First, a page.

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Background

I am putting together an internal company system to manage our sales program (basically a custom CRM). As a part of this we have identified a 'life-cycle' that each client will go through as they progress through the various stages of a sale. The challenge is that each phase adds additional data to the previous phase.

We are using EF6 (code-first) with ASP.NET MVC 5.

The Question

What is the best Entity Framework model for allowing each phase to extend the previous one? I thought maybe something like:

//don't worry about relationships to other classes, it's just an example

public class Lead //phase 1
{
    public int Id {get; set;}
    public string Name {get; set;}
}

public class Prospect : Lead //phase 2
{
    public virtual ICollection<Contact> Contacts {get; set;}
    public virtual Quote Quote {get; set;}
}

public class Buyer : Prospect //phase 3
{
    public string Hypervisor {get; set;}
    public IPAddress AllocatedIP {get; set;}
}

The thinking here is that each phase extends the previous one to add additional properties. However my understanding is that in order to facilitate the change we would have to detach the Client, convert/map them into the new (more derived) type, fill in the missing properties then re-attach them. Seems a bit dirty.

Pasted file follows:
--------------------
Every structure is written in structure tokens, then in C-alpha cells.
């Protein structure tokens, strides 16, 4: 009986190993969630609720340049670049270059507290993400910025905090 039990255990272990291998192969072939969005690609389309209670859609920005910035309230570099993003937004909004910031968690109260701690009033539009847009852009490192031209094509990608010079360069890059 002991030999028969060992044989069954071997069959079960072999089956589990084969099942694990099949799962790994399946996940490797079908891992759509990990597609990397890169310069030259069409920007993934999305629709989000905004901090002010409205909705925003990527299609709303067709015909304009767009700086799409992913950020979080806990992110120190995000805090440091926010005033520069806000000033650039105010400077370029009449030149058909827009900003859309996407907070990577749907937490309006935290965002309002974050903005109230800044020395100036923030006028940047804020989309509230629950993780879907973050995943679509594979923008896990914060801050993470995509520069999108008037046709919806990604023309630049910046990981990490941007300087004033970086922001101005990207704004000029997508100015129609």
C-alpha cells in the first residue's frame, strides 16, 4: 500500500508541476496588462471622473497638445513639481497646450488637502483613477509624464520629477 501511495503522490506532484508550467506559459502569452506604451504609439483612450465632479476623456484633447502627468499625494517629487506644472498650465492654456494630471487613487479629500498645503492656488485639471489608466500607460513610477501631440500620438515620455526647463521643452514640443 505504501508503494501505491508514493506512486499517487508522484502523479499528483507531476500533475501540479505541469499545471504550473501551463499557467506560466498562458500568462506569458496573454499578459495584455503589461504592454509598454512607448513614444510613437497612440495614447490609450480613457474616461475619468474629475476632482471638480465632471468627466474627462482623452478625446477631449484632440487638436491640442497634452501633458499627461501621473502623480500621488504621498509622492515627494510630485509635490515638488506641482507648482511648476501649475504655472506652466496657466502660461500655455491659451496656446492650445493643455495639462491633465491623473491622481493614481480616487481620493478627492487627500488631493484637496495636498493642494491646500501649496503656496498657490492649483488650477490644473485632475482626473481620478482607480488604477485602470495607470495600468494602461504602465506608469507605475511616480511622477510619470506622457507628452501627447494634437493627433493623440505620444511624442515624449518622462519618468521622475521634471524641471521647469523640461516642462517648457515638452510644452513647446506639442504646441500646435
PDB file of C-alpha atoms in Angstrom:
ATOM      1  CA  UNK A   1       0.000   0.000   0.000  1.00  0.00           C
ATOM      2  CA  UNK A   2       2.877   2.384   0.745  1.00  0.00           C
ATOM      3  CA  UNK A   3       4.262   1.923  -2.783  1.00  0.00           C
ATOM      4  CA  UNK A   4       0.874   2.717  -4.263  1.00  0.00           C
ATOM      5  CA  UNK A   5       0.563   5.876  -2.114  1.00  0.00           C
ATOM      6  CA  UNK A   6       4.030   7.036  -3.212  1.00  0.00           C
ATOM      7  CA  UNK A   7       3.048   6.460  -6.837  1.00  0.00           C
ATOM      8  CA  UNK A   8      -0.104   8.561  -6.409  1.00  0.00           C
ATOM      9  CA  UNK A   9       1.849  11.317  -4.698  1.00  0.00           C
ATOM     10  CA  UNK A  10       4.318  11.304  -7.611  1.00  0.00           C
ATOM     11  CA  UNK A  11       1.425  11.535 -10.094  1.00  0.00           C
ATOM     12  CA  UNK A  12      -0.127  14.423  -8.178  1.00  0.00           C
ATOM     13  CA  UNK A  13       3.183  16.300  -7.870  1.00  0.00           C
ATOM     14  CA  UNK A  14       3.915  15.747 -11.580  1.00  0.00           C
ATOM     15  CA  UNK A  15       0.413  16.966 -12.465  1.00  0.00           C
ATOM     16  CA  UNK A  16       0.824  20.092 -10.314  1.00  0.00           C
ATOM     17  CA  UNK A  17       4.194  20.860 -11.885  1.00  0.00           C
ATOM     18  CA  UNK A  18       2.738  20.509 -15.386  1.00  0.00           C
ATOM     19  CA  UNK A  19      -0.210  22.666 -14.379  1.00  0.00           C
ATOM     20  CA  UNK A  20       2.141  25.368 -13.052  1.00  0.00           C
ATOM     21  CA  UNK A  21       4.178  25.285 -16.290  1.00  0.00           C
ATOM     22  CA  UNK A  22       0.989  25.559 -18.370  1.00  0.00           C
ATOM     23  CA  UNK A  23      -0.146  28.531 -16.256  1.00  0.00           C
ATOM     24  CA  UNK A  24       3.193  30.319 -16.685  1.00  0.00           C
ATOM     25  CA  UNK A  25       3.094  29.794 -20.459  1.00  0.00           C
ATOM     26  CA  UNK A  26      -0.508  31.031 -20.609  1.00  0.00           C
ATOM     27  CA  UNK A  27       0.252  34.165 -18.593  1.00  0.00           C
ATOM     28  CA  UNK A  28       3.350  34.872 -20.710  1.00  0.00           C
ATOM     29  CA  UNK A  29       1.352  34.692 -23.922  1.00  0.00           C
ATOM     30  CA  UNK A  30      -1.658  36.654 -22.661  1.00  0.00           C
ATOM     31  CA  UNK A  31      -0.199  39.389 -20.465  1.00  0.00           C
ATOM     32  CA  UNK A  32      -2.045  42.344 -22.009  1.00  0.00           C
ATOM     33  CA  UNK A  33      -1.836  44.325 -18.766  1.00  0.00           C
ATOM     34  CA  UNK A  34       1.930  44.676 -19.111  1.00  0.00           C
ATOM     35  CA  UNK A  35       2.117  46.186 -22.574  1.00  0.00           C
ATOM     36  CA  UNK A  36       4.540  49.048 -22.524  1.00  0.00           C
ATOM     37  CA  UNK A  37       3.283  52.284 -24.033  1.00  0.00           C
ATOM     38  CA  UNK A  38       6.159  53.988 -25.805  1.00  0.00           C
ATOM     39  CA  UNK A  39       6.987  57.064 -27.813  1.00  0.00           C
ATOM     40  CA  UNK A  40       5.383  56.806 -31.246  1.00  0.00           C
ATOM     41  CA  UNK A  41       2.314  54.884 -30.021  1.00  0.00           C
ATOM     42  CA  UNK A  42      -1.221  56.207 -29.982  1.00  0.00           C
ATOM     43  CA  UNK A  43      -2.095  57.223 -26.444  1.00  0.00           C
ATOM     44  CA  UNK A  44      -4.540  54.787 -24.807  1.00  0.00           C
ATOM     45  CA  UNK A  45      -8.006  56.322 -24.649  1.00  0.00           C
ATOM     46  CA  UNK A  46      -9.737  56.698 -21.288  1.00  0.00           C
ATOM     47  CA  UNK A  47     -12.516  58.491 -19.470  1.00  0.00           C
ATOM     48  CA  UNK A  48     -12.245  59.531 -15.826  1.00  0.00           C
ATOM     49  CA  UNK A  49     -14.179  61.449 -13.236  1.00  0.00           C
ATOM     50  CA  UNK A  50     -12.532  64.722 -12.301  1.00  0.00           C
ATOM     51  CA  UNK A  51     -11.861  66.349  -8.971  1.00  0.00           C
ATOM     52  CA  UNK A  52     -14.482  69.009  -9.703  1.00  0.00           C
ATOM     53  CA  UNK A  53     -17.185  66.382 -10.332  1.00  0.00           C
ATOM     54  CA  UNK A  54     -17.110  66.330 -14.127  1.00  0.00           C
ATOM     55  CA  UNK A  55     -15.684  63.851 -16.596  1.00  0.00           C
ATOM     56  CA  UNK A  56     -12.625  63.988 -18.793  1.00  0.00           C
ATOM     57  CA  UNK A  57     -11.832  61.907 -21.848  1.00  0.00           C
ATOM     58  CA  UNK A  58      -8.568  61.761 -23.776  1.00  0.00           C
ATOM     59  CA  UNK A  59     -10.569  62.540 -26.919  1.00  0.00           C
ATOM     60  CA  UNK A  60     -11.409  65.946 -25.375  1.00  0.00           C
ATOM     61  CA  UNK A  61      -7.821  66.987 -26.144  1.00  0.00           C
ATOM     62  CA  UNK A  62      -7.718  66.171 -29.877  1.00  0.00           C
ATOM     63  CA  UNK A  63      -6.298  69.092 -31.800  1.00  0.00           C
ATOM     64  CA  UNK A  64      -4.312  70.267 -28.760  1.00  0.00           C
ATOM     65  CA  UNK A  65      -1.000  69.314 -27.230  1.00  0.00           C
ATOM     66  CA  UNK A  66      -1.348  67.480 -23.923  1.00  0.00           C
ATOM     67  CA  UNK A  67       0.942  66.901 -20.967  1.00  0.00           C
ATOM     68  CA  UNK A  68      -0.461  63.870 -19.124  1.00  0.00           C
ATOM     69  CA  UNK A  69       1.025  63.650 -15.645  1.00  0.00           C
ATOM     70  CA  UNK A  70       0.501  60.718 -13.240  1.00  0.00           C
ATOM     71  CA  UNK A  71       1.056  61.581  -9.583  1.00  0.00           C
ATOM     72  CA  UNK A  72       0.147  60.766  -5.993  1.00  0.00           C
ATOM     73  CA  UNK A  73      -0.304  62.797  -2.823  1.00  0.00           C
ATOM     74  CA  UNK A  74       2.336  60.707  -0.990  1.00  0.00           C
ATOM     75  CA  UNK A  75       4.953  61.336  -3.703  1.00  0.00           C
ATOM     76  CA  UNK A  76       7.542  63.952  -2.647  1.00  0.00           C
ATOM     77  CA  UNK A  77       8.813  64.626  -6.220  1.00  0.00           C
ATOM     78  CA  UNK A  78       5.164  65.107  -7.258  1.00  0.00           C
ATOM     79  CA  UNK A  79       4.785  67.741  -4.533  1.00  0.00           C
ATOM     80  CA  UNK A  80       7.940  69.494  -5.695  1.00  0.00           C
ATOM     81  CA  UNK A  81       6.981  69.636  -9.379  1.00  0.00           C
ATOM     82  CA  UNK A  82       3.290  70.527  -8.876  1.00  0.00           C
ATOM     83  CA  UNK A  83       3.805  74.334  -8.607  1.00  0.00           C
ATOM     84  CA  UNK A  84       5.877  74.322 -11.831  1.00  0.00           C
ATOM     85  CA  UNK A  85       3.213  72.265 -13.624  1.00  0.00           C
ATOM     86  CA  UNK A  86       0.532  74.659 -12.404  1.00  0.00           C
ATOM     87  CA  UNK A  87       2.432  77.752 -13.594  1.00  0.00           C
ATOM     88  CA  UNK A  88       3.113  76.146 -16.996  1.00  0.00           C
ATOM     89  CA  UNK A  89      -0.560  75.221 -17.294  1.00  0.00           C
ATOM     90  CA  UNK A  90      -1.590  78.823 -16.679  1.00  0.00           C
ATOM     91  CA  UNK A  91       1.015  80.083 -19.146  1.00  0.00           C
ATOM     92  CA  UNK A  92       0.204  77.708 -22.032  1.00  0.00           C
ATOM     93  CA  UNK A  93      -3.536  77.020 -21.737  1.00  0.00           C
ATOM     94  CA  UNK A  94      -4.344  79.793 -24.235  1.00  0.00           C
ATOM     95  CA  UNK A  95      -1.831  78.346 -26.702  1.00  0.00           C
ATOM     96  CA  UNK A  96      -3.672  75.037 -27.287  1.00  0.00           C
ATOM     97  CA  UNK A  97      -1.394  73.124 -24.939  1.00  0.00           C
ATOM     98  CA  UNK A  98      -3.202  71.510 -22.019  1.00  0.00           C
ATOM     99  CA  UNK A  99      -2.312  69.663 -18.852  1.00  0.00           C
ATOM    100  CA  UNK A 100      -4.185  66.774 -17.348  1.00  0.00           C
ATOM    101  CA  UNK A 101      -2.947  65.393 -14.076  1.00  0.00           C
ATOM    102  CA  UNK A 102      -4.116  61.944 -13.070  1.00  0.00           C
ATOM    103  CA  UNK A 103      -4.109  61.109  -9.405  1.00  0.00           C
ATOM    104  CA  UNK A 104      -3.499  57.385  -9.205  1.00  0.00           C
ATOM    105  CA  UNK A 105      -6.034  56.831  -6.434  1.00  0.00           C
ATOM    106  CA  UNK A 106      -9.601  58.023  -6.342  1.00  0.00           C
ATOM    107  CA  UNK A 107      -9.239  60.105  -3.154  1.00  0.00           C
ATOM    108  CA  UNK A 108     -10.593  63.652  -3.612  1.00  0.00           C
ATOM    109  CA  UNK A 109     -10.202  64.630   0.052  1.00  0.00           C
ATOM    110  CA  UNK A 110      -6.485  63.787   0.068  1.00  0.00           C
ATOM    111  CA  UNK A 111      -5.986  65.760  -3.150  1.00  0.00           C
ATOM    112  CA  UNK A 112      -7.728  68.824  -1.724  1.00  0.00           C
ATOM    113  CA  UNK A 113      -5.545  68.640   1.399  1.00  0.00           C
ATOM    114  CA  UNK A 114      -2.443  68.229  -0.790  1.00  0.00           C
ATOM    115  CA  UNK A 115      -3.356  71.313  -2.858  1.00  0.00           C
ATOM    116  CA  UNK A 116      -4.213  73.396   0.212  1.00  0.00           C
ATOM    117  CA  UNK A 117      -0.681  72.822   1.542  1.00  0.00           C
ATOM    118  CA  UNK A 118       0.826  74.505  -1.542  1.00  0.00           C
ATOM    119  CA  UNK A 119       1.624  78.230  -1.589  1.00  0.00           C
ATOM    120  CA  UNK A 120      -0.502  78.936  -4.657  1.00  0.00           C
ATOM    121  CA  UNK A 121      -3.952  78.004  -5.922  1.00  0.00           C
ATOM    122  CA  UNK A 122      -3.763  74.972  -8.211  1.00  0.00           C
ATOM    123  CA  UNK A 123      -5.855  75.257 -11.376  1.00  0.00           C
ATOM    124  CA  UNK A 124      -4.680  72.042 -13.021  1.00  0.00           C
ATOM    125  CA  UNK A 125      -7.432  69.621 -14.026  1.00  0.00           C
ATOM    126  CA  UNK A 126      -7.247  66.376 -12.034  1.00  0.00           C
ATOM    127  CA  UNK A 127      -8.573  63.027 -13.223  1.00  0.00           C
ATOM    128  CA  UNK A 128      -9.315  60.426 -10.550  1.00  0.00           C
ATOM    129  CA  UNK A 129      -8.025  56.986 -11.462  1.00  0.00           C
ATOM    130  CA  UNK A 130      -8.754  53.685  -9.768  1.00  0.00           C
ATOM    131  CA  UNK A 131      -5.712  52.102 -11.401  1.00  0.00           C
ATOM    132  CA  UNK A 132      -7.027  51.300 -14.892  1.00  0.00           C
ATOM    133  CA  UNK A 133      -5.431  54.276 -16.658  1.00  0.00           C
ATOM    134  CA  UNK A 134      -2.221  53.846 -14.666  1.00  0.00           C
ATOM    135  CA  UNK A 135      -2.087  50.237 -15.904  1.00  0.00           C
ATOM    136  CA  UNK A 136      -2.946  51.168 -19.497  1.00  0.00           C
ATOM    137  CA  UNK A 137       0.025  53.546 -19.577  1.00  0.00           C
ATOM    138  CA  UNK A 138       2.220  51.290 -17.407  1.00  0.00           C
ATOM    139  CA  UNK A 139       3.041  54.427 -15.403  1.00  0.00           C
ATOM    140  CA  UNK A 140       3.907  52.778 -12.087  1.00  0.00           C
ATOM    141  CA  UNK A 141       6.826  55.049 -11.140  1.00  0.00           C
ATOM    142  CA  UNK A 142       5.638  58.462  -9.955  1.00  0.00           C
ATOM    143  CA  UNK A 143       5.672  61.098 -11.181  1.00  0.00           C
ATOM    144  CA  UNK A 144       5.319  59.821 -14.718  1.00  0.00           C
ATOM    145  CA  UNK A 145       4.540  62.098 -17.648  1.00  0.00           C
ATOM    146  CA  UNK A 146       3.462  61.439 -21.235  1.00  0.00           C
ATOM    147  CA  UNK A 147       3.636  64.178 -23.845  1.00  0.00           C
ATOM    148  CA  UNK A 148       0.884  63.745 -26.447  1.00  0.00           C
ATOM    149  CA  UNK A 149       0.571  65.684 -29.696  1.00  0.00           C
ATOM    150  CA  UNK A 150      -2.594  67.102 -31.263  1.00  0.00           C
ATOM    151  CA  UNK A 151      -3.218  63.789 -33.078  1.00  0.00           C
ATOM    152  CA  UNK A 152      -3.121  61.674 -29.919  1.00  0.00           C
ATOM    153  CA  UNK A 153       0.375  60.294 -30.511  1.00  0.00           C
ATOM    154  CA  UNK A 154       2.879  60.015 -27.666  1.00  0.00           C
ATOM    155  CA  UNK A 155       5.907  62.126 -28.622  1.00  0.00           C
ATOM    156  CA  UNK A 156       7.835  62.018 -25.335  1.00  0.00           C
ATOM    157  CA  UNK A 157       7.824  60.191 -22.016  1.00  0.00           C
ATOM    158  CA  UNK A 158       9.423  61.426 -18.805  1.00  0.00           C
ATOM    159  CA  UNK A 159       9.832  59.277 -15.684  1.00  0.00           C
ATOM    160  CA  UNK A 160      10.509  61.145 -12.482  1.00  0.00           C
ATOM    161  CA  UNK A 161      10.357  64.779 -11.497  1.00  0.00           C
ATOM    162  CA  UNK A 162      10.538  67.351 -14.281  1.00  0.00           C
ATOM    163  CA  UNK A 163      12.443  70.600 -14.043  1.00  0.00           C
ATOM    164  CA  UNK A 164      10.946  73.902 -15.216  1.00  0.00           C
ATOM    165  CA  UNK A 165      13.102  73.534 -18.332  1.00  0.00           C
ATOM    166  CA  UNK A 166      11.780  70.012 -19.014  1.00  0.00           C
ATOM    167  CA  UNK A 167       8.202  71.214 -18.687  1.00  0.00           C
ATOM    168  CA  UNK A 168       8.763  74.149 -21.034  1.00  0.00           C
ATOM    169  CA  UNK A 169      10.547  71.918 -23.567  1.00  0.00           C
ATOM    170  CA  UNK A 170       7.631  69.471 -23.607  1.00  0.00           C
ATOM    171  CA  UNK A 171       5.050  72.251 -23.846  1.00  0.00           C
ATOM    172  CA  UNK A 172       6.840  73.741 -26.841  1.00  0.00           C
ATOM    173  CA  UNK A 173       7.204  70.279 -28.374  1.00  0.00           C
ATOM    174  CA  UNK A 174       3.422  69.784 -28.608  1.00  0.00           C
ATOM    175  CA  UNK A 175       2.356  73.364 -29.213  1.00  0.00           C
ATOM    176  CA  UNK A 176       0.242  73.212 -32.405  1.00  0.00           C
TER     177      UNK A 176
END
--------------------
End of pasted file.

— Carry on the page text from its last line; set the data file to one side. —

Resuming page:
Any and all EF-genius comments appreciated.

share|improve this question
    
Have you seen asp.net/mvc/tutorials/getting-started-with-ef-using-mvc/…? My first thought is to make all of these classes use the same table structure with a discriminator column. But I'm not familiar with your requirements so you'll need to evaluate each inheritance pattern yourself. –  Jasen Aug 14 at 0:45
    
Yes I have read through it, and have EF inheritance elsewhere - EF will implement the Discriminator automatically. The question is more about whether there are any better alternatives than what I've suggested. –  Katstevens Aug 14 at 0:47
    
Is there a problem with mapping it onto a single table? The different phases sound like a business requirement, not really a data structure. –  Shoe Aug 14 at 0:59
    
You're absolutely right - but my instinct (as a DB Developer) is to try and avoid a table full of nulls that don't apply, hence trying to find an object model that captures the accurate state of things. –  Katstevens Aug 14 at 1:00
    
You could go with a "flatter" design than a hierarchical one. A table "Person" with nullable FKs to Lead, Prospect, and Buyer. The state of a "Person" is simply an integer check for an id value. Advancing someone to the next state is just adding an id value to their record. –  Shoe Aug 14 at 1:31

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